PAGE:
Published online by Cambridge University Press: 03 December 2003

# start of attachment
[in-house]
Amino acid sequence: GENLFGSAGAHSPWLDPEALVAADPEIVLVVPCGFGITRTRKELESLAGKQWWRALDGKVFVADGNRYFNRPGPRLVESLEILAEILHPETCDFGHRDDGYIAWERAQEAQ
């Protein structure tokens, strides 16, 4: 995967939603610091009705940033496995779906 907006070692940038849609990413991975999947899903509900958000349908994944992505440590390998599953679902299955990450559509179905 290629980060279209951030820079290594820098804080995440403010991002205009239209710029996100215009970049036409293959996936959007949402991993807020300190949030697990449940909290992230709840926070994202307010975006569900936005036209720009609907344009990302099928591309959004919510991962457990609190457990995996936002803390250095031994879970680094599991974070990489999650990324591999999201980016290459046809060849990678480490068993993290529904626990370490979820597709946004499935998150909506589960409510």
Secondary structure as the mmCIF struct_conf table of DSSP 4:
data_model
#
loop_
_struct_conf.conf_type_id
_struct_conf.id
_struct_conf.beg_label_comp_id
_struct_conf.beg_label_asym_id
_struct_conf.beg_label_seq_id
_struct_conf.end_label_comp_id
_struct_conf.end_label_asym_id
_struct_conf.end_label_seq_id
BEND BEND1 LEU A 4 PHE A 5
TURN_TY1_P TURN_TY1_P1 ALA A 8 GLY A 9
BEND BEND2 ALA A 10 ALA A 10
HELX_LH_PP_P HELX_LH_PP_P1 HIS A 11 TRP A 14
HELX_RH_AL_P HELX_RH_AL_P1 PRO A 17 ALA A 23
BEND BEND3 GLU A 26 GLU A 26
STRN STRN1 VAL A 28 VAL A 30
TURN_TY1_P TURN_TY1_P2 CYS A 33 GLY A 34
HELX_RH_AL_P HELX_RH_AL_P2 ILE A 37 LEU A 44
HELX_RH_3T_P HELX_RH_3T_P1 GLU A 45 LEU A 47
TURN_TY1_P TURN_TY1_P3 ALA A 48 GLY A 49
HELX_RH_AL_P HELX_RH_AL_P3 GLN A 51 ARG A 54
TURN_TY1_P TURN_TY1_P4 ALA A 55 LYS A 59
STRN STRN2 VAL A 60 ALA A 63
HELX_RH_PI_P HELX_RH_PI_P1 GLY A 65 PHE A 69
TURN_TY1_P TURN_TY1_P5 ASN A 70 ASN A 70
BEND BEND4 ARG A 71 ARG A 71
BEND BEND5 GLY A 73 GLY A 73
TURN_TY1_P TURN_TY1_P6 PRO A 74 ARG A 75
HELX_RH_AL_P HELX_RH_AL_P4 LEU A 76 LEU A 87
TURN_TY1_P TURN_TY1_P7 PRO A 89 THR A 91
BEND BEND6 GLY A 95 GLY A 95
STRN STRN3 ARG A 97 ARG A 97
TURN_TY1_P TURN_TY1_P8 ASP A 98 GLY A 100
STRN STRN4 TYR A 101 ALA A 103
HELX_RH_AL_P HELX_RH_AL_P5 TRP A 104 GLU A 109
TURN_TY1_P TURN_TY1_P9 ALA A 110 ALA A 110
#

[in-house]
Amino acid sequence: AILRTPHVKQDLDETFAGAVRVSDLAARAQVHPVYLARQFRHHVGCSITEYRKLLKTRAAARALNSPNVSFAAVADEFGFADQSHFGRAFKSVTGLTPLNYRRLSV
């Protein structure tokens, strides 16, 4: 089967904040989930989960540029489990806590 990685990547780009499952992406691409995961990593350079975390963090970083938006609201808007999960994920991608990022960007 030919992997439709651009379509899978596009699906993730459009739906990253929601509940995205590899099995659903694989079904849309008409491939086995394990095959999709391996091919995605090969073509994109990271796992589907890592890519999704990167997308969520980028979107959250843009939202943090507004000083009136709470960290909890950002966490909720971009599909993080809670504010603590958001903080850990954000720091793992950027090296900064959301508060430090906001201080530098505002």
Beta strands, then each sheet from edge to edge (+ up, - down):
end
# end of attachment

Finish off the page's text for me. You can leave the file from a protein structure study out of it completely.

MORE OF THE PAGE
Geographical indications (GI's) for foods link a quality or characteristic of a product to its locality of origin. GI's usually represent traditional or artisanal knowledge and techniques, yet they are recognized as a form of intellectual property. A GI may propel a food or beverage product from commodity status (blue cheese) into the high value niche or gourmet market (Roquefort cheese) and, consequently, can have a positive social and economic impact on farmers and rural development. African teas, coffees and other special products might benefit from greater international recognition and protection of GI's. Geographical indications are defined in but receive very limited international protection under the WTO Agreement on Trade-Related Aspects of Inellectual Property (TRIPS). Most regulation of GI's in national (e.g., in the Cote d'Ivoire and South Africa) or regional (e.g., the Bangui Agreement and in the E.C.). At the WTO and during the Doha Development Round discussions Kenya, Mauritius, Nigeria and South Africa, among other African countries, have argued for the expansion of the TRIPS rules, as have the E.C. and Switzerland. Ausralia, Japan, and the U.S., several countries in Latin America, and others conside GI's as likely protectionist measures and prefer to rely on trademarks. Each African country must determine whether the potential benefits of GI's—including their positive impact on rural development—sufficiently balance the costs of implementing some form of an international system.
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